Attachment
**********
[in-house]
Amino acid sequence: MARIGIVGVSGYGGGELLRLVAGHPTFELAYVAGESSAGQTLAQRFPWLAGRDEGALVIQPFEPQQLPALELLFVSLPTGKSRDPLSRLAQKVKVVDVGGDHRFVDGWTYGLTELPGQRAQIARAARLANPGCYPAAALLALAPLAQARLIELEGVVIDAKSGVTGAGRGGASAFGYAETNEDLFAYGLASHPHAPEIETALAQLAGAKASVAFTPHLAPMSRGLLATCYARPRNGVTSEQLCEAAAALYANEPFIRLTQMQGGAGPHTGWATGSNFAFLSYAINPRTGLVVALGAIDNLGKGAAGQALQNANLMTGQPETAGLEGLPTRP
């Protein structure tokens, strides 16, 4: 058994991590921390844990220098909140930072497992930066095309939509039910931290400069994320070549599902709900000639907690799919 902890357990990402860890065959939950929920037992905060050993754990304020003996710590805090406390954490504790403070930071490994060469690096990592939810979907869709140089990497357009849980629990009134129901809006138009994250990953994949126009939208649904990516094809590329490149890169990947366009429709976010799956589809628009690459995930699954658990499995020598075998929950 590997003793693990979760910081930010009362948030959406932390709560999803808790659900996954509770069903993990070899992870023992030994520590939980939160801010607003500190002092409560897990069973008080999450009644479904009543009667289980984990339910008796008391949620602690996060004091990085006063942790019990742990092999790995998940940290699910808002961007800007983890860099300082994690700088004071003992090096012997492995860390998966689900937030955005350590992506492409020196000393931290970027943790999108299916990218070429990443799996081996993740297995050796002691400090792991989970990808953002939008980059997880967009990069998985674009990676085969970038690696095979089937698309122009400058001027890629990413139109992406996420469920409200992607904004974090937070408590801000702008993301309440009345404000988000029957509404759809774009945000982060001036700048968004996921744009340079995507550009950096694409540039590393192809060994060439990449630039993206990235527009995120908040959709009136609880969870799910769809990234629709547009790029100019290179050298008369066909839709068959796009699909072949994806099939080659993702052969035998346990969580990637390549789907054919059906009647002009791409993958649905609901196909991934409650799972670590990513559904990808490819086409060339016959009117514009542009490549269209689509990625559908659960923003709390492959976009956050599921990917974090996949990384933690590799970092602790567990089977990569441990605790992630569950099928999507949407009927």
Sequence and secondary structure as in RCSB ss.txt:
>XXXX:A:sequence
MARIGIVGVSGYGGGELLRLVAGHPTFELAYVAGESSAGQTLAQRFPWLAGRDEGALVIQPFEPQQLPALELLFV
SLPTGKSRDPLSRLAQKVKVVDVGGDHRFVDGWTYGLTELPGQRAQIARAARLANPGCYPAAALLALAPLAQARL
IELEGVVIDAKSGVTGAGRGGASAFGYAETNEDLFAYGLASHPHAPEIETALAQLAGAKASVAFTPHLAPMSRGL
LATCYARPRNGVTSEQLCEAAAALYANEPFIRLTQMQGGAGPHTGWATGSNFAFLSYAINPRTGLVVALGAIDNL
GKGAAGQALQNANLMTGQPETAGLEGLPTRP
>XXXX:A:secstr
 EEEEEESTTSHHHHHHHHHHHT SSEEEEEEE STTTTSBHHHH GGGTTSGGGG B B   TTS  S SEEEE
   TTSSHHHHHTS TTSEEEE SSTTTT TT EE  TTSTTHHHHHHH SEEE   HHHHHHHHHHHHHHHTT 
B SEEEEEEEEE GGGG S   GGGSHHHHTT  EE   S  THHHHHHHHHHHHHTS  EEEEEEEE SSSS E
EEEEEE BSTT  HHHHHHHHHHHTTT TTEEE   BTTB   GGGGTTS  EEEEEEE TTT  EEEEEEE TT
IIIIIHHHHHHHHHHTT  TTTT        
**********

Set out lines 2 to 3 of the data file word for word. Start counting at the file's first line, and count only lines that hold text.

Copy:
Amino acid sequence: MARIGIVGVSGYGGGELLRLVAGHPTFELAYVAGESSAGQTLAQRFPWLAGRDEGALVIQPFEPQQLPALELLFVSLPTGKSRDPLSRLAQKVKVVDVGGDHRFVDGWTYGLTELPGQRAQIARAARLANPGCYPAAALLALAPLAQARLIELEGVVIDAKSGVTGAGRGGASAFGYAETNEDLFAYGLASHPHAPEIETALAQLAGAKASVAFTPHLAPMSRGLLATCYARPRNGVTSEQLCEAAAALYANEPFIRLTQMQGGAGPHTGWATGSNFAFLSYAINPRTGLVVALGAIDNLGKGAAGQALQNANLMTGQPETAGLEGLPTRP
């Protein structure tokens, strides 16, 4: 058994991590921390844990220098909140930072497992930066095309939509039910931290400069994320070549599902709900000639907690799919 902890357990990402860890065959939950929920037992905060050993754990304020003996710590805090406390954490504790403070930071490994060469690096990592939810979907869709140089990497357009849980629990009134129901809006138009994250990953994949126009939208649904990516094809590329490149890169990947366009429709976010799956589809628009690459995930699954658990499995020598075998929950 590997003793693990979760910081930010009362948030959406932390709560999803808790659900996954509770069903993990070899992870023992030994520590939980939160801010607003500190002092409560897990069973008080999450009644479904009543009667289980984990339910008796008391949620602690996060004091990085006063942790019990742990092999790995998940940290699910808002961007800007983890860099300082994690700088004071003992090096012997492995860390998966689900937030955005350590992506492409020196000393931290970027943790999108299916990218070429990443799996081996993740297995050796002691400090792991989970990808953002939008980059997880967009990069998985674009990676085969970038690696095979089937698309122009400058001027890629990413139109992406996420469920409200992607904004974090937070408590801000702008993301309440009345404000988000029957509404759809774009945000982060001036700048968004996921744009340079995507550009950096694409540039590393192809060994060439990449630039993206990235527009995120908040959709009136609880969870799910769809990234629709547009790029100019290179050298008369066909839709068959796009699909072949994806099939080659993702052969035998346990969580990637390549789907054919059906009647002009791409993958649905609901196909991934409650799972670590990513559904990808490819086409060339016959009117514009542009490549269209689509990625559908659960923003709390492959976009956050599921990917974090996949990384933690590799970092602790567990089977990569441990605790992630569950099928999507949407009927």